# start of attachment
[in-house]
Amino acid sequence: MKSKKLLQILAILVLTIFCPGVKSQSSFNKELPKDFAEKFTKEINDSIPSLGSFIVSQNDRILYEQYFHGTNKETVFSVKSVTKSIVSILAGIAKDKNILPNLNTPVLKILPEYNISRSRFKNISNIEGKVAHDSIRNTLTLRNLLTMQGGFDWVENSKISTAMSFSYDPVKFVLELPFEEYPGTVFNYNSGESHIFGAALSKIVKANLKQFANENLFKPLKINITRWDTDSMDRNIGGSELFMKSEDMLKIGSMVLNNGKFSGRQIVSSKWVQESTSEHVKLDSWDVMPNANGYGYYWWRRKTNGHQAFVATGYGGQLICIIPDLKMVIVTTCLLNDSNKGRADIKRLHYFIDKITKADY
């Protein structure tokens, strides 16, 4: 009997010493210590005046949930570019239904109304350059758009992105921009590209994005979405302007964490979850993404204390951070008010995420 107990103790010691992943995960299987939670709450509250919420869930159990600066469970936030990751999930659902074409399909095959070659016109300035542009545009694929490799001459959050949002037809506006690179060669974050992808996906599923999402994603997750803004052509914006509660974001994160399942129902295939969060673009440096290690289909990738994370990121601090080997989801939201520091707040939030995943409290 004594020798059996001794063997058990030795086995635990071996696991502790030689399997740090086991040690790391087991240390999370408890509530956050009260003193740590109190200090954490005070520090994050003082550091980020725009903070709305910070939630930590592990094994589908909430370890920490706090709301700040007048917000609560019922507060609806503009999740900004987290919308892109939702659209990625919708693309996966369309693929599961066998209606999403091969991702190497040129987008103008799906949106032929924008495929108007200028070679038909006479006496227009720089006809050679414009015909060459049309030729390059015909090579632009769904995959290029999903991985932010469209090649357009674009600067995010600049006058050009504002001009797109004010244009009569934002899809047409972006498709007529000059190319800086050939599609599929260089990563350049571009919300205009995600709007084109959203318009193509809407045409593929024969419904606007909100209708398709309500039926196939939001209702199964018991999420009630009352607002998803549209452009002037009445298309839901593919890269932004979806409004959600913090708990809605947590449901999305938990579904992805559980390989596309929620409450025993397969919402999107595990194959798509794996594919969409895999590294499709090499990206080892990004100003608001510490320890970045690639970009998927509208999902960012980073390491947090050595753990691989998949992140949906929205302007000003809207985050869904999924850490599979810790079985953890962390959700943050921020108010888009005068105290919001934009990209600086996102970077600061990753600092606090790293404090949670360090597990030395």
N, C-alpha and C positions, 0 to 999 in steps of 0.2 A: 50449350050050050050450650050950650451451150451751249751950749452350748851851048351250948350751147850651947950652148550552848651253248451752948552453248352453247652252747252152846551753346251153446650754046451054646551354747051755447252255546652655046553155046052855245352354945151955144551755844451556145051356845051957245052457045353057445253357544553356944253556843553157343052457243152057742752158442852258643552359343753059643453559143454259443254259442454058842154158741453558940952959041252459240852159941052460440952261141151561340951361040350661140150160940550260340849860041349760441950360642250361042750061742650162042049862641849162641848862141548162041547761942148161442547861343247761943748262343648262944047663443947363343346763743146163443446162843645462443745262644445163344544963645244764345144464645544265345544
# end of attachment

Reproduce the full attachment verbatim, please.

[in-house]
Amino acid sequence: MKSKKLLQILAILVLTIFCPGVKSQSSFNKELPKDFAEKFTKEINDSIPSLGSFIVSQNDRILYEQYFHGTNKETVFSVKSVTKSIVSILAGIAKDKNILPNLNTPVLKILPEYNISRSRFKNISNIEGKVAHDSIRNTLTLRNLLTMQGGFDWVENSKISTAMSFSYDPVKFVLELPFEEYPGTVFNYNSGESHIFGAALSKIVKANLKQFANENLFKPLKINITRWDTDSMDRNIGGSELFMKSEDMLKIGSMVLNNGKFSGRQIVSSKWVQESTSEHVKLDSWDVMPNANGYGYYWWRRKTNGHQAFVATGYGGQLICIIPDLKMVIVTTCLLNDSNKGRADIKRLHYFIDKITKADY
């Protein structure tokens, strides 16, 4: 009997010493210590005046949930570019239904109304350059758009992105921009590209994005979405302007964490979850993404204390951070008010995420 107990103790010691992943995960299987939670709450509250919420869930159990600066469970936030990751999930659902074409399909095959070659016109300035542009545009694929490799001459959050949002037809506006690179060669974050992808996906599923999402994603997750803004052509914006509660974001994160399942129902295939969060673009440096290690289909990738994370990121601090080997989801939201520091707040939030995943409290 004594020798059996001794063997058990030795086995635990071996696991502790030689399997740090086991040690790391087991240390999370408890509530956050009260003193740590109190200090954490005070520090994050003082550091980020725009903070709305910070939630930590592990094994589908909430370890920490706090709301700040007048917000609560019922507060609806503009999740900004987290919308892109939702659209990625919708693309996966369309693929599961066998209606999403091969991702190497040129987008103008799906949106032929924008495929108007200028070679038909006479006496227009720089006809050679414009015909060459049309030729390059015909090579632009769904995959290029999903991985932010469209090649357009674009600067995010600049006058050009504002001009797109004010244009009569934002899809047409972006498709007529000059190319800086050939599609599929260089990563350049571009919300205009995600709007084109959203318009193509809407045409593929024969419904606007909100209708398709309500039926196939939001209702199964018991999420009630009352607002998803549209452009002037009445298309839901593919890269932004979806409004959600913090708990809605947590449901999305938990579904992805559980390989596309929620409450025993397969919402999107595990194959798509794996594919969409895999590294499709090499990206080892990004100003608001510490320890970045690639970009998927509208999902960012980073390491947090050595753990691989998949992140949906929205302007000003809207985050869904999924850490599979810790079985953890962390959700943050921020108010888009005068105290919001934009990209600086996102970077600061990753600092606090790293404090949670360090597990030395």
N, C-alpha and C positions, 0 to 999 in steps of 0.2 A: 50449350050050050050450650050950650451451150451751249751950749452350748851851048351250948350751147850651947950652148550552848651253248451752948552453248352453247652252747252152846551753346251153446650754046451054646551354747051755447252255546652655046553155046052855245352354945151955144551755844451556145051356845051957245052457045353057445253357544553356944253556843553157343052457243152057742752158442852258643552359343753059643453559143454259443254259442454058842154158741453558940952959041252459240852159941052460440952261141151561340951361040350661140150160940550260340849860041349760441950360642250361042750061742650162042049862641849162641848862141548162041547761942148161442547861343247761943748262343648262944047663443947363343346763743146163443446162843645462443745262644445163344544963645244764345144464645544265345544